The scariest part harks back to one word from Yellen’s quote: Leverage.
It’s well known that the amount of triple-B rated corporate bonds is now roughly $3 trillion, up from $800 billion at the end of the last recession, as companies seized upon cheap borrowing costs and boosted their leverage ratios. If the world does tip into a recession, that ought to be enough for at least a fraction of that much-watched powder keg to blow. Finance officers pledged to go on a “debt diet” last year, but they probably expected to have a bit more time to slim down.
“If the gods wanted to put together the perfect storm for the corporate-bond market, they’ve done it,” Jeffrey Gundlach, DoubleLine Capital’s chief investment officer, said Tuesday in a webcast. In addition to the coronavirus and oil price shock, he cited years of yield starvation driving demand and issuance, while dealers no longer have the wherewithal to take down the securities during periods of stress. He expects downgrades “coming fast and furious.”
That’s to say nothing of the even riskier corners of debt markets. Leveraged-loan prices have plunged to levels last seen in 2009, and virtually no new deals are pricing during the collapse. That’s an ominous sign, given how desperately some of these companies need market access to survive. As for private credit, there’s already speculation that funds may need to wind down, particularly smaller ones that can’t inject more money into companies to weather the impending slowdown.
All of this reminds me of following up on a New York Times op-ed from Ruchir Sharma, chief global strategist at Morgan Stanley Investment Management. He argued in June that a swarm of “zombie firms” propped up by ultra-low borrowing costs and excessive risk-taking posed a serious threat to the economy. “To assume that central banks can hold the next recession at bay indefinitely represents a dangerous complacency,” he wrote.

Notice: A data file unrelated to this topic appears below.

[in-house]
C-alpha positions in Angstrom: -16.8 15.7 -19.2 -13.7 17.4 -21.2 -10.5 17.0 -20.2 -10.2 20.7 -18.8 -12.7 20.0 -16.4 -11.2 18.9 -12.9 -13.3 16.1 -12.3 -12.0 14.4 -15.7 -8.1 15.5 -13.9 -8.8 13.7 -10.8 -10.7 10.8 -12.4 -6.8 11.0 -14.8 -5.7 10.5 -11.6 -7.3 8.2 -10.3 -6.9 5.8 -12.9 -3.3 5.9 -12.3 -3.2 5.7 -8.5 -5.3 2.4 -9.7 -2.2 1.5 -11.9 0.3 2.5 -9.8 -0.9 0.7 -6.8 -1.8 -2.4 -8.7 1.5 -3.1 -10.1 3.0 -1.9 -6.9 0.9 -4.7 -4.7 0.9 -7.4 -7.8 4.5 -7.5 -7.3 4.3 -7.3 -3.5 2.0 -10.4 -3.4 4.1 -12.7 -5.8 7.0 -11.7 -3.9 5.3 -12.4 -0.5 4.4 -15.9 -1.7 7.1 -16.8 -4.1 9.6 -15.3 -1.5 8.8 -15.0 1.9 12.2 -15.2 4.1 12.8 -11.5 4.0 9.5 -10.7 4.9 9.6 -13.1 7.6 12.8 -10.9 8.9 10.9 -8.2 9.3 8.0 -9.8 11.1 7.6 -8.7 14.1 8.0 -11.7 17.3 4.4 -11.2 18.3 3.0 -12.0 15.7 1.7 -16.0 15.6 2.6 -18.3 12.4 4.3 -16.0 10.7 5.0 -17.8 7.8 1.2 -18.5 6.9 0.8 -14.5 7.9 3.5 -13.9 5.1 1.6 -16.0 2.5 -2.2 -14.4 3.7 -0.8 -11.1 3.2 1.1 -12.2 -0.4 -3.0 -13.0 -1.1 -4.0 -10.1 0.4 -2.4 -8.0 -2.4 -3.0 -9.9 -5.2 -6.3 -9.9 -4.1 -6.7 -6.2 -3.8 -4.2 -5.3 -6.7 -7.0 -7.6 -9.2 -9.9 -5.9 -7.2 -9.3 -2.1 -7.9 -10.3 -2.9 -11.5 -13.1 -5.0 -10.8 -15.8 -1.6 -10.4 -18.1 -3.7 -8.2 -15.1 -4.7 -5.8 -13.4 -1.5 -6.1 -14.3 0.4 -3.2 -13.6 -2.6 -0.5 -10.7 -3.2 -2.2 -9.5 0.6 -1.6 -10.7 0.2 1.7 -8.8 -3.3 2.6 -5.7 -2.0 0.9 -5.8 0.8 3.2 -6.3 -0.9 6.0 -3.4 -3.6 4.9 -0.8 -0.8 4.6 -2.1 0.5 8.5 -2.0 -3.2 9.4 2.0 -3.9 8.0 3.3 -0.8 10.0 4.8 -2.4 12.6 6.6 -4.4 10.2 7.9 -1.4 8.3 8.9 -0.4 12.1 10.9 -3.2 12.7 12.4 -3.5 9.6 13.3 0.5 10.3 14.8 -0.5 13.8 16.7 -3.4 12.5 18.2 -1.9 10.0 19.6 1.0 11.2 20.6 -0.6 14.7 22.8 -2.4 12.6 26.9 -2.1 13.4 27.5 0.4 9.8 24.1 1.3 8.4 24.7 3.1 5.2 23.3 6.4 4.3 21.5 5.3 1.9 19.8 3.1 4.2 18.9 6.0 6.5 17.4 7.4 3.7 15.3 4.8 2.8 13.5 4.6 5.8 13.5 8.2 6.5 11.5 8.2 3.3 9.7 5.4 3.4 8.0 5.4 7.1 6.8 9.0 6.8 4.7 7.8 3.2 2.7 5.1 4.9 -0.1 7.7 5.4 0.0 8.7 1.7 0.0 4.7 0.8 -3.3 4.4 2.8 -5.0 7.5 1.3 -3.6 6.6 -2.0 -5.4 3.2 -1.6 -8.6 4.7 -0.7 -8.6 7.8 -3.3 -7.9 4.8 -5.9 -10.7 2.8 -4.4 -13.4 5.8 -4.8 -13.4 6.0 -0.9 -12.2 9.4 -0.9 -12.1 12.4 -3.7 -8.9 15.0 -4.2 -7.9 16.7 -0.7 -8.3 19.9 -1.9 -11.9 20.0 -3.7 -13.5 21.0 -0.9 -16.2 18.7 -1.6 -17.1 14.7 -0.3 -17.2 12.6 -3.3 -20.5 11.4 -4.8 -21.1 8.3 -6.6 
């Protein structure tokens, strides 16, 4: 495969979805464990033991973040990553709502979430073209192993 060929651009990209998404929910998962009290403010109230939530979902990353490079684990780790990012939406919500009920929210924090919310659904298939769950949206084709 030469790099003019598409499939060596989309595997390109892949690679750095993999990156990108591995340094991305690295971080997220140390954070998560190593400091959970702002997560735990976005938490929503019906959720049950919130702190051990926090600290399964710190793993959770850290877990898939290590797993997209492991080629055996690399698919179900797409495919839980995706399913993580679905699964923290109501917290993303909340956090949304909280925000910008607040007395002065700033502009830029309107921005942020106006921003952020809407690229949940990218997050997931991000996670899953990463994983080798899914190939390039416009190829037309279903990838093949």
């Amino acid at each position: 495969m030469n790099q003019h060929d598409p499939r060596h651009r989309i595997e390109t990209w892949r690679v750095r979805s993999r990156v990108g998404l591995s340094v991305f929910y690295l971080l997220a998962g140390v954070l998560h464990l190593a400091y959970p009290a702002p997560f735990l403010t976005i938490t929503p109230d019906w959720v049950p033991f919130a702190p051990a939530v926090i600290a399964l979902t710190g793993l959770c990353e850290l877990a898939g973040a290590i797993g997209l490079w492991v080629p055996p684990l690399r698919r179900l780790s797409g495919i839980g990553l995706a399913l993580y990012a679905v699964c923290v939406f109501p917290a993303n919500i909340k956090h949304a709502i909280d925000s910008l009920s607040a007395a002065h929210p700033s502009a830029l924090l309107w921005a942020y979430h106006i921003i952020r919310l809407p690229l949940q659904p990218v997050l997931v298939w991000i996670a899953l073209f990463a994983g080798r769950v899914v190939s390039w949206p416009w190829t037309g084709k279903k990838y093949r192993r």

That assumption is crumbling before our eyes. The Fed has tapped its entire toolbox from the last crisis, including Tuesday’s announcement that it was using emergency authorities to restart the crisis-era Commercial Paper Funding Facility. It sounds more likely by the day that the Trump administration will provide some sort of direct payment to Americans to bridge this turbulent time. Risk assets seemed to appreciate the support, but one day in the green is hardly a cure-all.
Sharma was back this week with a new op-ed titled “This Is How the Coronavirus Will Destroy the Economy.” It centers on the same firms he discussed nine months ago. “The longer the pandemic lasts, the greater the risk that the sharp downturn morphs into a financial crisis with zombie companies starting a chain of defaults just like subprime mortgages did in 2008,” he wrote.
There may yet be time to prevent this dire scenario, but the window is closing fast. At the very least, the severe losses in risky debt are a painful reminder that reaching for yield will eventually come home to roost. Investors had become so comfortable with the status quo that some suggested in January that the days of a boom-and-bust economic cycle were over.
The bust is coming. Like recession forecasts, the only question now is how bad it will get.
This column does not necessarily reflect the opinion of Bloomberg LP and its owners.
Brian Chappatta is a Bloomberg Opinion columnist covering debt markets. He previously covered bonds for Bloomberg News. He is also a CFA charterholder.